Tuesday September 14, 2021
Law enforcement officials investigate the 2017 explosion at the Dar Al-Farooq Islamic Center in Bloomington, Minn. David Joles/Star Tribune via AP
ST. PAUL, Minn. — The leader of an Illinois anti-government militia group who authorities say masterminded the 2017 bombing of a Minnesota mosque was sentenced Monday to 53 years in prison for an attack that terrified the mosque's community.
Emily Claire Hari, who was charged, tried and convicted under the name Michael Hari and recently said she is transgender, faced a mandatory minimum of 30 years for the attack on Dar al-Farooq Islamic Center in Bloomington. Defense attorneys asked for the minimum, but prosecutors sought life, saying Hari hasn't taken responsibility for the attack.
No one was hurt in the bombing, but more than a dozen members of the mosque community gave victim impact statements Monday about the trauma it left behind. U.S. District Judge Donovan Frank said evidence clearly showed Hari's intent was to "scare, intimidate and terrorize individuals of Muslim faith."
"Diversity is the strength of this country," Frank said. "Anyone who doesn't understand that doesn't understand the constitutional promise of this country that brings a lot of people here."
"Anything less than 636 months would (be) disrespect to the law," the judge added.
Hari made a brief statement before she was sentenced, saying, "For how blessed my first 47 years of life were, I can't complain about what the last three have looked like ... considering my blessed and fortunate and happy life, I can't ask the judge for anything further."
She also said the victims who testified during Monday's hearing have been through a "traumatic ordeal" and she wished them "God's richest blessings in Christ Jesus."
Frank said he was prepared to recommend Hari go to a women's prison, but said the Bureau of Prisons would decide.
Hari was convicted in December on five counts, including damaging property because of its religious character and obstructing the free exercise of religious beliefs.
Members of the mosque asked the judge on Monday to impose a life sentence, describing their shock and terror at the attack. Some were afraid to pray there afterward and have not returned. Mothers were scared to bring their kids to the mosque, which also serves as a charter school and community center.
"I felt really scared because I was going to start school in the same building soon and we lived like six blocks away from the mosque," said Idris Yusuf, who was 9 when the bombing happened. "I was scared because if these people could do this to our mosque, what's stopping them from coming to Muslim people's homes too?"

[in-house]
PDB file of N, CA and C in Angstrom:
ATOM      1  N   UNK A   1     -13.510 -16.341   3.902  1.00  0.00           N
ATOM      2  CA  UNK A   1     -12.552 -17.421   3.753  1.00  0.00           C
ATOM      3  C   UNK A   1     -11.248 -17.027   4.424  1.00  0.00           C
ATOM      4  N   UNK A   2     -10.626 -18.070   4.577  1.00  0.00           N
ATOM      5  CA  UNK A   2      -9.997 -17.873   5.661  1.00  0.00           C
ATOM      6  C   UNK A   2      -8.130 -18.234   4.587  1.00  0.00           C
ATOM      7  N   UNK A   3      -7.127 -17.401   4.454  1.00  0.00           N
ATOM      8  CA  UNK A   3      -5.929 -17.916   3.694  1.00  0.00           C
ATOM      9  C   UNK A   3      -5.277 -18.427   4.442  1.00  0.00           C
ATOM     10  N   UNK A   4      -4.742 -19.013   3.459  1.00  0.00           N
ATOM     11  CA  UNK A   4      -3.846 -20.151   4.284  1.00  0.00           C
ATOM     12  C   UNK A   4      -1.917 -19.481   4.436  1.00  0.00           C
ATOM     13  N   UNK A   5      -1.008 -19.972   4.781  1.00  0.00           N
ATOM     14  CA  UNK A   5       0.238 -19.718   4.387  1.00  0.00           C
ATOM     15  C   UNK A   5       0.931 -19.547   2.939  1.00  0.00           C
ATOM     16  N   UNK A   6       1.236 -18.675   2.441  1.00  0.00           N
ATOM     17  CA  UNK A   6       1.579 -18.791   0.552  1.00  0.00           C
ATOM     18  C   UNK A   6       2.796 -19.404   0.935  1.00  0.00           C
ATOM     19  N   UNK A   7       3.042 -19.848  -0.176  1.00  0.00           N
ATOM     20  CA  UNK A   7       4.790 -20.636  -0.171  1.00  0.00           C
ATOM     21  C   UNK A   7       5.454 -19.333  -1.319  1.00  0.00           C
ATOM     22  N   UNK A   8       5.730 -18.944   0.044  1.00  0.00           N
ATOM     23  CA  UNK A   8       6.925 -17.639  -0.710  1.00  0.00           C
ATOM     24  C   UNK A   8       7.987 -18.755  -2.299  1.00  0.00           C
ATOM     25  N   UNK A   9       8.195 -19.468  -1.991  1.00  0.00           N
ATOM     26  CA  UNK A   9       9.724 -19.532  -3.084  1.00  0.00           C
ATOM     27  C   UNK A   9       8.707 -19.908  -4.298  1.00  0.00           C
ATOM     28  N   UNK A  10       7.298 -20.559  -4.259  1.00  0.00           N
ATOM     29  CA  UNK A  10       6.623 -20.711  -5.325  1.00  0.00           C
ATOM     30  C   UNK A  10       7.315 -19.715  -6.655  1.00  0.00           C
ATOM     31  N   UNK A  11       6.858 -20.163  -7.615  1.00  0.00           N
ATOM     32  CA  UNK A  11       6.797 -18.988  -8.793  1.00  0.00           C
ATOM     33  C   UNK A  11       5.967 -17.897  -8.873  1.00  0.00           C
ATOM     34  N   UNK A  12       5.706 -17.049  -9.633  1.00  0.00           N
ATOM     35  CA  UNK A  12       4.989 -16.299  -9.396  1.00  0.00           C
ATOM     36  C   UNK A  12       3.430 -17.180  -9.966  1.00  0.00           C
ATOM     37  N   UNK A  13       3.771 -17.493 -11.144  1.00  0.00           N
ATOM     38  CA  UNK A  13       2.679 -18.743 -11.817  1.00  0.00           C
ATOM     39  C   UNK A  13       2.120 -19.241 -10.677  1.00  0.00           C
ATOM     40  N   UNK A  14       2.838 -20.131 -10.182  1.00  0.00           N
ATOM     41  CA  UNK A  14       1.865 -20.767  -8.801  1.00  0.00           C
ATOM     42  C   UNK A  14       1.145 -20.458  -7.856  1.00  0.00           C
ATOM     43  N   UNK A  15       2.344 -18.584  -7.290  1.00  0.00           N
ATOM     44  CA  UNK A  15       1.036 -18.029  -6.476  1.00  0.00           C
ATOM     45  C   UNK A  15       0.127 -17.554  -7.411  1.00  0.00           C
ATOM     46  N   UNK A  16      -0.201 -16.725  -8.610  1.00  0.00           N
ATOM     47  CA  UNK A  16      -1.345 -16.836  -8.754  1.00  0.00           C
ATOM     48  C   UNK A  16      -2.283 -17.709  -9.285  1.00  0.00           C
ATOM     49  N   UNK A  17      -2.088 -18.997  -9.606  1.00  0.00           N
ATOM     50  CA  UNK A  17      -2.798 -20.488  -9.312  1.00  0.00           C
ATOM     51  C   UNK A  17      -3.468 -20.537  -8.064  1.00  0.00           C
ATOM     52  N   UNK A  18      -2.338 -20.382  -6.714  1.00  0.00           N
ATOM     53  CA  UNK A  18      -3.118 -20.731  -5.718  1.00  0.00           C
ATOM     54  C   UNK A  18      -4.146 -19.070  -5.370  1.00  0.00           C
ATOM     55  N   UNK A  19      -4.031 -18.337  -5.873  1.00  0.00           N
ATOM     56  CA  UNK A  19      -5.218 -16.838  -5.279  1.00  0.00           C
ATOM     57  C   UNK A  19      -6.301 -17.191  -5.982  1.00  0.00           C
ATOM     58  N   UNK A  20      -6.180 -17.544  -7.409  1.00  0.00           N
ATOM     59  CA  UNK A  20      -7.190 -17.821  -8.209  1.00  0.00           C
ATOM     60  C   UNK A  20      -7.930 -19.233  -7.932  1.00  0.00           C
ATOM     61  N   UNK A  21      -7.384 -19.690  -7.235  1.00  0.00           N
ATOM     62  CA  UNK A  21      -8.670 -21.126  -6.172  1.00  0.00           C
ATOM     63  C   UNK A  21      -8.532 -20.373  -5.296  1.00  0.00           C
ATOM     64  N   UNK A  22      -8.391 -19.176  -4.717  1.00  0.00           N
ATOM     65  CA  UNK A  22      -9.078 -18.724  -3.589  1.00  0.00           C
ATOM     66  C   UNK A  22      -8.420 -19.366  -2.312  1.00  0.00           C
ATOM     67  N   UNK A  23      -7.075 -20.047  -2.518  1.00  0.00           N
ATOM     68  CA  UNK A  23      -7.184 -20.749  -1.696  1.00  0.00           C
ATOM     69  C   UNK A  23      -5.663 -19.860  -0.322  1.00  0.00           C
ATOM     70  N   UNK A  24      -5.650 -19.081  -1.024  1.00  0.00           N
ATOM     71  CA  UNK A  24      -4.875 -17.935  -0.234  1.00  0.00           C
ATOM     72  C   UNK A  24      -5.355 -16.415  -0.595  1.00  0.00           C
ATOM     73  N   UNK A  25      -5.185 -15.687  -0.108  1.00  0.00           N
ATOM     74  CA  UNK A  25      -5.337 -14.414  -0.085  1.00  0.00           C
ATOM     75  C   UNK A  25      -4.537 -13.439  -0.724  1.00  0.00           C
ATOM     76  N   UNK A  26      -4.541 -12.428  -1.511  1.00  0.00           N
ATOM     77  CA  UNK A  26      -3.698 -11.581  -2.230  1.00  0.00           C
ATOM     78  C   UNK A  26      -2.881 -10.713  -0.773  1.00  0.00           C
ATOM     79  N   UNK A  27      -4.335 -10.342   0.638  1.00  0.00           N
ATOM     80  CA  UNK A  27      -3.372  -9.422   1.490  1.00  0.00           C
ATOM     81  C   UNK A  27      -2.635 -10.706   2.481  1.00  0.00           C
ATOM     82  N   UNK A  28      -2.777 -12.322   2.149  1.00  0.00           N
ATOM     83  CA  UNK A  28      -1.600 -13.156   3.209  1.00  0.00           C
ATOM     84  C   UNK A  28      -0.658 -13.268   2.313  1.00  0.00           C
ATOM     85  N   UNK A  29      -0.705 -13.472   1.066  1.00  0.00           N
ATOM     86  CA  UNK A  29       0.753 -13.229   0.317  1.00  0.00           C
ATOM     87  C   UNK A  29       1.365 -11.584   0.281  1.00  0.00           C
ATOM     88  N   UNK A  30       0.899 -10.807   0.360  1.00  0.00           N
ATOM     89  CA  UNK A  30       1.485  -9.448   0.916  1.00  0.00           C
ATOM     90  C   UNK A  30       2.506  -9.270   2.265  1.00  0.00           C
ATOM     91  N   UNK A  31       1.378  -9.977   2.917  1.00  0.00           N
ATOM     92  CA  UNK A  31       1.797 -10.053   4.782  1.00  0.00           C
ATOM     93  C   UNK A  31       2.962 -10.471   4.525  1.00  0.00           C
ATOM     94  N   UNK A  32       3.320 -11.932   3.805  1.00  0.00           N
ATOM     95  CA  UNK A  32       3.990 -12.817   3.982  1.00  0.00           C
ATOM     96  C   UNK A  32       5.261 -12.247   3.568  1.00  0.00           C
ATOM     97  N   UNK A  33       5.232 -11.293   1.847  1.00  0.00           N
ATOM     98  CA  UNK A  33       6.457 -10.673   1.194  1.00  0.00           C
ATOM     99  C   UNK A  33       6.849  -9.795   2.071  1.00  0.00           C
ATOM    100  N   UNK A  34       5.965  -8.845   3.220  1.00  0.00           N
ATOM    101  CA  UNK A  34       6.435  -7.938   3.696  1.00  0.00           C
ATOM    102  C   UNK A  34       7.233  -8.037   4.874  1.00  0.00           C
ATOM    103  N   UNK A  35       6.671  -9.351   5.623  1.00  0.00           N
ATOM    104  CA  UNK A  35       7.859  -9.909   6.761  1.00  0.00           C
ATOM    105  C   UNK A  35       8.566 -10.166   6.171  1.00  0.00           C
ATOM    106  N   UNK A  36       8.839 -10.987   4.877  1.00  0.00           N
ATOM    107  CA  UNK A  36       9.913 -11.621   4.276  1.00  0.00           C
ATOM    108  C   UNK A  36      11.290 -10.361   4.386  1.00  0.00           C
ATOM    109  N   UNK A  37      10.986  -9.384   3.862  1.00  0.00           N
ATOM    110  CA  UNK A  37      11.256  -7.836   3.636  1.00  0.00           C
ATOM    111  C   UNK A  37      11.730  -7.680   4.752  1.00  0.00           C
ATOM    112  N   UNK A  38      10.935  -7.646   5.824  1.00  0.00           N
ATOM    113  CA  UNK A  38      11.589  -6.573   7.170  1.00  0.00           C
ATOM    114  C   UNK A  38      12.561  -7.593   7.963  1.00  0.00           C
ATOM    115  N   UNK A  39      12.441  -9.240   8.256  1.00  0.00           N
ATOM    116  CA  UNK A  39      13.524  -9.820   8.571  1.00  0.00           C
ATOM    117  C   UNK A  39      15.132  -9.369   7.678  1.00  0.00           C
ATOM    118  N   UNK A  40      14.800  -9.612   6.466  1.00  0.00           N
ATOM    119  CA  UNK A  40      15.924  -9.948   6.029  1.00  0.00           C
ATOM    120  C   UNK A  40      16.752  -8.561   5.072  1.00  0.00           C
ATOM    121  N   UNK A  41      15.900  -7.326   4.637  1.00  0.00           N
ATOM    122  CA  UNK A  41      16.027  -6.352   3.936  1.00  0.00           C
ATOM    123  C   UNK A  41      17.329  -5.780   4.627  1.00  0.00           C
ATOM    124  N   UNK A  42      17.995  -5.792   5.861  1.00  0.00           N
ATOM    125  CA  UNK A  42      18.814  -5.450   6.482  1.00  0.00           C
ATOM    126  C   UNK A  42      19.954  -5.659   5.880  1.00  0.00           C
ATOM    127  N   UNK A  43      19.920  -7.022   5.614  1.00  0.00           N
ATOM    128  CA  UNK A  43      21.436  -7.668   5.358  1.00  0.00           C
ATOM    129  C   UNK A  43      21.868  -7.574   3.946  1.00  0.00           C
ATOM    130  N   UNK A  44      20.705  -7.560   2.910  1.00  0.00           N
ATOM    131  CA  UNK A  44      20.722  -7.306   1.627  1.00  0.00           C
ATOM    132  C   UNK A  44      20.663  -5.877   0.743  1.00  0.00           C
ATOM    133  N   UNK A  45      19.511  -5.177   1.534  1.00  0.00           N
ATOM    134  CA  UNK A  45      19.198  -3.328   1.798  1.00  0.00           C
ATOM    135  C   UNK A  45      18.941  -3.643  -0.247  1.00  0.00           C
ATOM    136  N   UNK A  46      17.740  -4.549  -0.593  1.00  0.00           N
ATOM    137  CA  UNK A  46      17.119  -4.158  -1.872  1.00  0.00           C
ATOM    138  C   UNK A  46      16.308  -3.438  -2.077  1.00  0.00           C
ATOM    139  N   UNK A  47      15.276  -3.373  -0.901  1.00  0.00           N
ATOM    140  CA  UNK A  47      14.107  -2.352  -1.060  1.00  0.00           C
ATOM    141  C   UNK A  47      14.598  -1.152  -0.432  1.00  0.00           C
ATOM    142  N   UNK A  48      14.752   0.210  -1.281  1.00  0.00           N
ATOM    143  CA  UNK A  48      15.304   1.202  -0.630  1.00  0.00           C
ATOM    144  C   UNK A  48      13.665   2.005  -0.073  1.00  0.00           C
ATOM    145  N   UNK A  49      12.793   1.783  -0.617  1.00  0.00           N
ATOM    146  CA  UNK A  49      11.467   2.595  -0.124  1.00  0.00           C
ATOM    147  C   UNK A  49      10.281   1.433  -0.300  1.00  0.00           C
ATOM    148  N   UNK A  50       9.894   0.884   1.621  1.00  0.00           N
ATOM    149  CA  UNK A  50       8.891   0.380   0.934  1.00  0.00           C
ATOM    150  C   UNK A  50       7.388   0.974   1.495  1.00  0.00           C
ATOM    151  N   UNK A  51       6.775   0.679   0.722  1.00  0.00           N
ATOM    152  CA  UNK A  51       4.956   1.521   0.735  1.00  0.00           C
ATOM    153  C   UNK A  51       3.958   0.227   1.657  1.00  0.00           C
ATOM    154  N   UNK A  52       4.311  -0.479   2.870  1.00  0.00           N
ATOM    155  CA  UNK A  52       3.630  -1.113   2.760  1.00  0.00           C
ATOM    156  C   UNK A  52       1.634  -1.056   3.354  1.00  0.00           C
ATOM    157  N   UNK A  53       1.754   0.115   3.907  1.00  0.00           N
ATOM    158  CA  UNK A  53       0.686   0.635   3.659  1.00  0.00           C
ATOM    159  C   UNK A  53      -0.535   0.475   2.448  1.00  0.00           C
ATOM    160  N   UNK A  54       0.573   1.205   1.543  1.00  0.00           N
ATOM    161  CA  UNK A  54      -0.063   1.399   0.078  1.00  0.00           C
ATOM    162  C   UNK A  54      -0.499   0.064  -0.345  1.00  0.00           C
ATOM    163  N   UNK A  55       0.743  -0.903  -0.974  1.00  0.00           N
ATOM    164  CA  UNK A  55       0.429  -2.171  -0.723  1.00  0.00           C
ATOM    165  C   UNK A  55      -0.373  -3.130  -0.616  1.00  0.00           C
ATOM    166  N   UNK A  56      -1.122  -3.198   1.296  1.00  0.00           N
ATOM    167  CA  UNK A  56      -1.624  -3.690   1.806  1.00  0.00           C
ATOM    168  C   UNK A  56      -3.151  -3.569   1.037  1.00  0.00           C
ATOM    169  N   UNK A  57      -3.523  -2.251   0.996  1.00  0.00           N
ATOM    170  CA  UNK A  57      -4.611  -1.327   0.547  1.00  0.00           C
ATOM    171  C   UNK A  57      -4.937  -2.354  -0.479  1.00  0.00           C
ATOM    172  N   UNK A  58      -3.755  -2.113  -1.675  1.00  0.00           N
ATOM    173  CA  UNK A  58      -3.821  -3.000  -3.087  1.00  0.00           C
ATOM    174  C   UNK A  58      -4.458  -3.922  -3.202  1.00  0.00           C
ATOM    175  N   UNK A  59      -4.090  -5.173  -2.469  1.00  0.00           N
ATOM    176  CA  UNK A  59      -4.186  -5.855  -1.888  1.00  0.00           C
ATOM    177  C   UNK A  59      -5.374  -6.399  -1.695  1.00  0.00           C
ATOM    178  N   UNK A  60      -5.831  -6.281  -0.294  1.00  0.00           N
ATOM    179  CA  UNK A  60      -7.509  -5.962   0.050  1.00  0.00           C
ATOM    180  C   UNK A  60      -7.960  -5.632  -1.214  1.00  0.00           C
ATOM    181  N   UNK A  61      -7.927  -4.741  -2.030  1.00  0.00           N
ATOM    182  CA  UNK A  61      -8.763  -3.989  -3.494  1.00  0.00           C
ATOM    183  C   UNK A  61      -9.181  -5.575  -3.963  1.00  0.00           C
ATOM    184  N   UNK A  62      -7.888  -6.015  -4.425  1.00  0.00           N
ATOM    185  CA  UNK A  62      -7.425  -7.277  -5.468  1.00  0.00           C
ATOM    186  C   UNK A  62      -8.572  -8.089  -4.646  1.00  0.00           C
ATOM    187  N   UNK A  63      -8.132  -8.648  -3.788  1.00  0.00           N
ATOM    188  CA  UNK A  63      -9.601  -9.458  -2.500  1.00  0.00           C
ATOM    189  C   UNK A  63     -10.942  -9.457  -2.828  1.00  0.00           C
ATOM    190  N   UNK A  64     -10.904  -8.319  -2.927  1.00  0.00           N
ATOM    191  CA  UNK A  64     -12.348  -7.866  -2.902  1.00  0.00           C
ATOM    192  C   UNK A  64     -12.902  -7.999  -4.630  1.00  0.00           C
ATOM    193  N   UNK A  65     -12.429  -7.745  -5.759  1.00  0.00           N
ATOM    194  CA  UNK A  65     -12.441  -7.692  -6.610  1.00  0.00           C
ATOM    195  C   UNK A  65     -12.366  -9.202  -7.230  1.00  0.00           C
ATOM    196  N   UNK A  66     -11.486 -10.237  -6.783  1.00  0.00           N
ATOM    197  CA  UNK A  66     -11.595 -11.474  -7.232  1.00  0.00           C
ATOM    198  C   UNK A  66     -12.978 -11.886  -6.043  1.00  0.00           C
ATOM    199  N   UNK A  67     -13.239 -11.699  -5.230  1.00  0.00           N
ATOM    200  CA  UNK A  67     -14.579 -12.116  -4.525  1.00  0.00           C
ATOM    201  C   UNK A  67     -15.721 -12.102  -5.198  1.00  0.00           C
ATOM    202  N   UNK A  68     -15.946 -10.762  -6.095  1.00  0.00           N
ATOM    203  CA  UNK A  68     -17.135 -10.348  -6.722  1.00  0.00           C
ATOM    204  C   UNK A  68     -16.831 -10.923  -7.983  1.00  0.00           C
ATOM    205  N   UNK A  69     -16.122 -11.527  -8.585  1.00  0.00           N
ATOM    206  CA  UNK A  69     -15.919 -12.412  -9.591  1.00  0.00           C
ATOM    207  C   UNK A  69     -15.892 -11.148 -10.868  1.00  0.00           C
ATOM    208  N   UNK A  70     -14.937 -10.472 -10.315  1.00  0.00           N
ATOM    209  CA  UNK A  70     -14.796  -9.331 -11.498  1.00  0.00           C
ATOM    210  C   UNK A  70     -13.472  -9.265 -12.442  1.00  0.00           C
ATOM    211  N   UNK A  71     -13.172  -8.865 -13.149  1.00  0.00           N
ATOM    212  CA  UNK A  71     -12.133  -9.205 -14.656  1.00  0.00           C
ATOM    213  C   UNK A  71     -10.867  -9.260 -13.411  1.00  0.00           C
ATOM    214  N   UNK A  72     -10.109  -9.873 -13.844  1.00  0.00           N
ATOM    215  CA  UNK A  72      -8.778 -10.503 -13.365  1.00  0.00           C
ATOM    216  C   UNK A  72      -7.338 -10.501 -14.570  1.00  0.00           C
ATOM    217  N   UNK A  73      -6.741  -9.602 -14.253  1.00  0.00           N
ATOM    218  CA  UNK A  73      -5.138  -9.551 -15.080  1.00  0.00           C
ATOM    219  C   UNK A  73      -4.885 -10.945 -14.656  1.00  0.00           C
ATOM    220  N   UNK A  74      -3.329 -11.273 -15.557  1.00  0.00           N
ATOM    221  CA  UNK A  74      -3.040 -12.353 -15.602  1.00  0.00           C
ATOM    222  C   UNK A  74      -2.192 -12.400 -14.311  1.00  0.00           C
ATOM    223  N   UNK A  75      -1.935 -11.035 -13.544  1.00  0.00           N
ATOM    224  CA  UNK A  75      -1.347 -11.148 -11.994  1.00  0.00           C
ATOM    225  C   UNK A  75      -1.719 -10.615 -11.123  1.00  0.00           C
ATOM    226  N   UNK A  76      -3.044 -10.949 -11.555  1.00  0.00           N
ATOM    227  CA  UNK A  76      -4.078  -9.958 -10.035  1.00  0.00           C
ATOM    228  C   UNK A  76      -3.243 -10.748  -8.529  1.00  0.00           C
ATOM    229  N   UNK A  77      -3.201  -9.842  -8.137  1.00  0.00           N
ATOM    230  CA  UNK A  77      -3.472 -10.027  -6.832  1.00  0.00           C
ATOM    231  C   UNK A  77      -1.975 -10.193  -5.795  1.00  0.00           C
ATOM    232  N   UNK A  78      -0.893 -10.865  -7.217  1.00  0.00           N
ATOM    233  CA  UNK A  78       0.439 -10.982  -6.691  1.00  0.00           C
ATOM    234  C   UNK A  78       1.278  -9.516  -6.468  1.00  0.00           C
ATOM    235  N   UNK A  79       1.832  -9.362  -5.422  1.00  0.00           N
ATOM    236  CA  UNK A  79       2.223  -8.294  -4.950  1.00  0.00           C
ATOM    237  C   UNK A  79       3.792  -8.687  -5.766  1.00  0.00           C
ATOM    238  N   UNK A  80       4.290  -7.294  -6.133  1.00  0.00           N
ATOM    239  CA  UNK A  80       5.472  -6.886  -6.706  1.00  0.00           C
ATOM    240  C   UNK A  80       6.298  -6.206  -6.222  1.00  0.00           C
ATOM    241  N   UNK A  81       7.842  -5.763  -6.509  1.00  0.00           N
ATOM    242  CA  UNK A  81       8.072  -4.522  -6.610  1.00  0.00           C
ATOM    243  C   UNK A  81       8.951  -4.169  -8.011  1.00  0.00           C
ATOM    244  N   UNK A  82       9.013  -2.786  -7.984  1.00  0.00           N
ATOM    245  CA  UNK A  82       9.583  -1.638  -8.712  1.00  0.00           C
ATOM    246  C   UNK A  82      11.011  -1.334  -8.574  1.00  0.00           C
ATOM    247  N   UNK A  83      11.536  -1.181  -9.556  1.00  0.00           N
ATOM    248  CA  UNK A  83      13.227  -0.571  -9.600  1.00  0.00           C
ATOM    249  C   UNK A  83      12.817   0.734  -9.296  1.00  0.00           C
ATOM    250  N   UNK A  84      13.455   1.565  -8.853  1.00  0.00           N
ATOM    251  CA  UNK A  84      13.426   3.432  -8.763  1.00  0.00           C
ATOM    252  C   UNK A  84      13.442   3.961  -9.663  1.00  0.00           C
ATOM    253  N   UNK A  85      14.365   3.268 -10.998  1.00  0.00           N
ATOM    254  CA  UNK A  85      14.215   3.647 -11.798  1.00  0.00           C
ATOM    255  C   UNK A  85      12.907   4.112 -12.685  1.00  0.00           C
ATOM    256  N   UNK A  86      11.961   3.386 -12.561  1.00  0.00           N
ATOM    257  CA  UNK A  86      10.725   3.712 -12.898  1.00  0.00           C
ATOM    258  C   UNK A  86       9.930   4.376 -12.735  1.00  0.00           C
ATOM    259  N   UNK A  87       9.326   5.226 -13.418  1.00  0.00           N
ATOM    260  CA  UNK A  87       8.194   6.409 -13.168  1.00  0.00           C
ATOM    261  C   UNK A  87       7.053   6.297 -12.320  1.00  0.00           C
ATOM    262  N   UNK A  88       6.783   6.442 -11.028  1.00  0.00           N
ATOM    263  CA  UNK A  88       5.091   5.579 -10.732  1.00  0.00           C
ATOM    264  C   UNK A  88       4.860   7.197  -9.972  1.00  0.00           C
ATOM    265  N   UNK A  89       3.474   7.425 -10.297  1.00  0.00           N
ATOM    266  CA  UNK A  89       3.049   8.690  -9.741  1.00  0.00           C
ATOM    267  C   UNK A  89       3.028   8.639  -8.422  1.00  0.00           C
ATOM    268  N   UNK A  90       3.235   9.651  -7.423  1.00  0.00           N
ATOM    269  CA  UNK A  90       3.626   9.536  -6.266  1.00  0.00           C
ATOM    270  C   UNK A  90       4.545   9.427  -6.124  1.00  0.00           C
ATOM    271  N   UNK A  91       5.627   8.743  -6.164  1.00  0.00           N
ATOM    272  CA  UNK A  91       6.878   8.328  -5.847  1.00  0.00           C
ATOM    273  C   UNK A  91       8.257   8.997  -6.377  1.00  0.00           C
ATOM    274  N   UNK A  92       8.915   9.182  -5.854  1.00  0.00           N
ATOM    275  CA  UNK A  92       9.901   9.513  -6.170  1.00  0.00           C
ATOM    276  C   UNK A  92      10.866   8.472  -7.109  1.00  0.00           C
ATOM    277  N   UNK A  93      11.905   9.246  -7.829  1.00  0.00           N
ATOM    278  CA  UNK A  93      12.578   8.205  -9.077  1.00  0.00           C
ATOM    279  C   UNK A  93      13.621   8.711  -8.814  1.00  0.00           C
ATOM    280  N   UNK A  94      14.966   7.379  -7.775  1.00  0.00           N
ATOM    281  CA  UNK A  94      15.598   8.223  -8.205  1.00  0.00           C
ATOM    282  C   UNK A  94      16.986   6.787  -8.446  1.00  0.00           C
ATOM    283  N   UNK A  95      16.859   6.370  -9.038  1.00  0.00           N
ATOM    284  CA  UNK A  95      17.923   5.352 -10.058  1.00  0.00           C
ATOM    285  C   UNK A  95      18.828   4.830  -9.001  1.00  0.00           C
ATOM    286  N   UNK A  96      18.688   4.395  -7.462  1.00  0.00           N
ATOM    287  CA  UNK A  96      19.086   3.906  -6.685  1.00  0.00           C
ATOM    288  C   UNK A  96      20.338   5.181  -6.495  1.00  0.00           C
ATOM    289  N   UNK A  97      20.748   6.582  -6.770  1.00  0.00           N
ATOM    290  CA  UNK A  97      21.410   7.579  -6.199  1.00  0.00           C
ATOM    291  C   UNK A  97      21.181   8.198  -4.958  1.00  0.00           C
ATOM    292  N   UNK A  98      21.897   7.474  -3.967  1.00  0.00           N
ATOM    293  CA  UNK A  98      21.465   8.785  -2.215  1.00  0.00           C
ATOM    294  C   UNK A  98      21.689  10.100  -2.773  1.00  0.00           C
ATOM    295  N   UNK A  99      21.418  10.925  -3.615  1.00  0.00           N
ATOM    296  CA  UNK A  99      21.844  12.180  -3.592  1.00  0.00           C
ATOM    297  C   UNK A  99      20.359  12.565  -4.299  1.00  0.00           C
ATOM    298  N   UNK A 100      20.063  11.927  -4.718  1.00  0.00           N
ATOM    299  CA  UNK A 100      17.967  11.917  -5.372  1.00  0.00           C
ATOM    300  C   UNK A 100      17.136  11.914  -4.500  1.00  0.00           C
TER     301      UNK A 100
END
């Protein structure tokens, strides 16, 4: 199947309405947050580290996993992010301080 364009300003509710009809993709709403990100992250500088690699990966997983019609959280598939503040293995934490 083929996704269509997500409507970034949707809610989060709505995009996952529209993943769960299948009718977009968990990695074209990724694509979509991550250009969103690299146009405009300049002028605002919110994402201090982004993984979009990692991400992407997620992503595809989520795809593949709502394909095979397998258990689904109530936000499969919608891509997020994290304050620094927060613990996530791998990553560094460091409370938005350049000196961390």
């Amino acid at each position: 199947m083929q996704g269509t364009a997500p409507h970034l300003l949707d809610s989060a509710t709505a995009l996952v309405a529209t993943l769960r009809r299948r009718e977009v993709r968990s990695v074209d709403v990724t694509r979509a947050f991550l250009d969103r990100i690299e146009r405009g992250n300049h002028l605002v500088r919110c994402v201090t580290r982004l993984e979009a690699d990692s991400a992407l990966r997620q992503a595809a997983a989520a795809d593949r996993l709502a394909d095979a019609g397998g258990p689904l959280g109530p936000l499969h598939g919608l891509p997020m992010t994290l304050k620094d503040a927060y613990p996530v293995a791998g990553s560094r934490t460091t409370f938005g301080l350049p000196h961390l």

Afterward, community members said they saw 53 years as justice for an attack that has rattled worshippers for more than four years.
"We were looking for life (in prison), but this is something we can settle for today," said Khalid Omar, a community organizer and Dar Al Farooq worshipper.
Several men were gathered at Dar al-Farooq for early morning prayers on Aug. 5, 2017, when a pipe bomb was thrown through the window of an imam's office. A seven-month investigation led authorities to Clarence, Illinois, a rural community about 120 miles (190 kilometers) south of Chicago, where Hari and co-defendants Michael McWhorter and Joe Morris lived.
Authorities say Hari, 50, led a group called the White Rabbits that included McWhorter, Morris and others and that Hari came up with the plan to attack the mosque. Prosecutors said at trial that she was motivated by hatred for Muslims, citing excerpts from Hari's manifesto known as The White Rabbit Handbook.
McWhorter and Morris, who portrayed Hari as a father figure, each pleaded guilty to five counts and testified against her. They are awaiting sentencing.
It wasn't initially clear how the White Rabbits became aware of Dar al-Farooq, but the mosque was in headlines in the years before the attack: Some young people from Minnesota who traveled to Syria to join the Islamic State group had worshipped there. Mosque leaders were never accused of any wrongdoing. Hari's attorneys wrote in court filings that she was a victim of online misinformation about the mosque.
Women pray outside the police tape surrounding the center after the mosque bombing. Aaron Lavinsky/Star Tribune via AP
Assistant federal defender Shannon Elkins also said gender dysphoria fueled Hari's "inner conflict," saying she wanted to transition but knew she would be ostracized, so she formed a "rag-tag group of freedom fighters or militia men" and "secretly looked up 'sex change,' 'transgender surgery,' and 'post-op transgender' on the internet."
Prosecutors said gender dysphoria is not an excuse and said using it "to deflect guilt is offensive."
Prosecutors asked for several sentencing enhancements, arguing the bombing was a hate crime led by Hari. They also say Hari committed obstruction when she tried to escape from custody during her transfer from Illinois to Minnesota for trial in February 2019. Hari denied trying to flee.
Hari, a former sheriff's deputy and self-described entrepreneur and watermelon farmer, self-published books including essays on religion, and has floated ideas for a border wall with Mexico. She gained attention on the "Dr. Phil" talk show after she fled to the South American nation of Belize in the early 2000s during a custody dispute. She was convicted of child abduction and sentenced to probation.
Before her 2018 arrest in the mosque bombing, she used the screen name "Illinois Patriot" to post more than a dozen videos to YouTube, most of them anti-government monologues.
Hari, McWhorter and Morris were also charged in a failed November 2017 attack on an abortion clinic in Champaign, Illinois. Plea agreements for McWhorter and Morris say the men participated in an armed home invasion in Indiana, and the armed robberies or attempted armed robberies of two Walmart stores in Illinois.